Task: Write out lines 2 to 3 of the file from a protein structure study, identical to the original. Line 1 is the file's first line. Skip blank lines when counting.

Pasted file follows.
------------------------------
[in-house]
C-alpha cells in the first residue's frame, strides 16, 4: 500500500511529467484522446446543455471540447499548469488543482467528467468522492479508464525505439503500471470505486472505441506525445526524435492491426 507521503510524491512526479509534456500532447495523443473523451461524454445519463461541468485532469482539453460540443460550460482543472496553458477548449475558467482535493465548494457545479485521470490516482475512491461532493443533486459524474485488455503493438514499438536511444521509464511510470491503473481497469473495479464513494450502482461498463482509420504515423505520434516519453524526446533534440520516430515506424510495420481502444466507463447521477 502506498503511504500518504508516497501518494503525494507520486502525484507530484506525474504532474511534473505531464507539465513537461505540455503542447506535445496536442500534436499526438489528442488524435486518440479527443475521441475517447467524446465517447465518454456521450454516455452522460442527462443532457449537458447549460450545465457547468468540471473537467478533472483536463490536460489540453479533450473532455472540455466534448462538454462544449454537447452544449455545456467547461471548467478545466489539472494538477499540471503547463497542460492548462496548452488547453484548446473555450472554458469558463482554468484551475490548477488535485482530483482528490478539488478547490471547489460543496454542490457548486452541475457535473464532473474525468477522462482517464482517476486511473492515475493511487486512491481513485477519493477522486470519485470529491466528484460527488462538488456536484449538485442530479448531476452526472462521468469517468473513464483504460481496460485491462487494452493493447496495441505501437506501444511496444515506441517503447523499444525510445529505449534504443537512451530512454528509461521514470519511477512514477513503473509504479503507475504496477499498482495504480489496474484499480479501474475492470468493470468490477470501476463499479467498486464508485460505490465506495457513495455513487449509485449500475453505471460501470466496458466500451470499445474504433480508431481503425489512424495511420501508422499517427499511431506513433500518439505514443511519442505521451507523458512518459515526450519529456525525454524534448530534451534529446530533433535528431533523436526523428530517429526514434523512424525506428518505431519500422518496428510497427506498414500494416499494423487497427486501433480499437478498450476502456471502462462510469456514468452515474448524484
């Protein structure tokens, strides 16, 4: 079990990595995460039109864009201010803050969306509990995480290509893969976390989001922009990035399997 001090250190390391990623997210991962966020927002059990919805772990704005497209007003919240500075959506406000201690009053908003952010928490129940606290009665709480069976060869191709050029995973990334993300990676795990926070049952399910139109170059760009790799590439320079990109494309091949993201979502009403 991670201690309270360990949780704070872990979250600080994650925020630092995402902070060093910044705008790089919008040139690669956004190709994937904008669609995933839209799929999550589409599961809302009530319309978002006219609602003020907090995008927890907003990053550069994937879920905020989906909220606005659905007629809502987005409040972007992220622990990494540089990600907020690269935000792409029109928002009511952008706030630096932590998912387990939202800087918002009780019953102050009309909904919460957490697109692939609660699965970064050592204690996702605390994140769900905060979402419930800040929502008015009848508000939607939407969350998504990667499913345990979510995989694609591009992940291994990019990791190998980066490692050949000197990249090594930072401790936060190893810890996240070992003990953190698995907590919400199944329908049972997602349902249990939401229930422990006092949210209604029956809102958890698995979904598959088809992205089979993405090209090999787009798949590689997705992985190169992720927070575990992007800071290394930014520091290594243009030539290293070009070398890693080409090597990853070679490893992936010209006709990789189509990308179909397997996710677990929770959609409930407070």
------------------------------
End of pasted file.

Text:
C-alpha cells in the first residue's frame, strides 16, 4: 500500500511529467484522446446543455471540447499548469488543482467528467468522492479508464525505439503500471470505486472505441506525445526524435492491426 507521503510524491512526479509534456500532447495523443473523451461524454445519463461541468485532469482539453460540443460550460482543472496553458477548449475558467482535493465548494457545479485521470490516482475512491461532493443533486459524474485488455503493438514499438536511444521509464511510470491503473481497469473495479464513494450502482461498463482509420504515423505520434516519453524526446533534440520516430515506424510495420481502444466507463447521477 502506498503511504500518504508516497501518494503525494507520486502525484507530484506525474504532474511534473505531464507539465513537461505540455503542447506535445496536442500534436499526438489528442488524435486518440479527443475521441475517447467524446465517447465518454456521450454516455452522460442527462443532457449537458447549460450545465457547468468540471473537467478533472483536463490536460489540453479533450473532455472540455466534448462538454462544449454537447452544449455545456467547461471548467478545466489539472494538477499540471503547463497542460492548462496548452488547453484548446473555450472554458469558463482554468484551475490548477488535485482530483482528490478539488478547490471547489460543496454542490457548486452541475457535473464532473474525468477522462482517464482517476486511473492515475493511487486512491481513485477519493477522486470519485470529491466528484460527488462538488456536484449538485442530479448531476452526472462521468469517468473513464483504460481496460485491462487494452493493447496495441505501437506501444511496444515506441517503447523499444525510445529505449534504443537512451530512454528509461521514470519511477512514477513503473509504479503507475504496477499498482495504480489496474484499480479501474475492470468493470468490477470501476463499479467498486464508485460505490465506495457513495455513487449509485449500475453505471460501470466496458466500451470499445474504433480508431481503425489512424495511420501508422499517427499511431506513433500518439505514443511519442505521451507523458512518459515526450519529456525525454524534448530534451534529446530533433535528431533523436526523428530517429526514434523512424525506428518505431519500422518496428510497427506498414500494416499494423487497427486501433480499437478498450476502456471502462462510469456514468452515474448524484
């Protein structure tokens, strides 16, 4: 079990990595995460039109864009201010803050969306509990995480290509893969976390989001922009990035399997 001090250190390391990623997210991962966020927002059990919805772990704005497209007003919240500075959506406000201690009053908003952010928490129940606290009665709480069976060869191709050029995973990334993300990676795990926070049952399910139109170059760009790799590439320079990109494309091949993201979502009403 991670201690309270360990949780704070872990979250600080994650925020630092995402902070060093910044705008790089919008040139690669956004190709994937904008669609995933839209799929999550589409599961809302009530319309978002006219609602003020907090995008927890907003990053550069994937879920905020989906909220606005659905007629809502987005409040972007992220622990990494540089990600907020690269935000792409029109928002009511952008706030630096932590998912387990939202800087918002009780019953102050009309909904919460957490697109692939609660699965970064050592204690996702605390994140769900905060979402419930800040929502008015009848508000939607939407969350998504990667499913345990979510995989694609591009992940291994990019990791190998980066490692050949000197990249090594930072401790936060190893810890996240070992003990953190698995907590919400199944329908049972997602349902249990939401229930422990006092949210209604029956809102958890698995979904598959088809992205089979993405090209090999787009798949590689997705992985190169992720927070575990992007800071290394930014520091290594243009030539290293070009070398890693080409090597990853070679490893992936010209006709990789189509990308179909397997996710677990929770959609409930407070």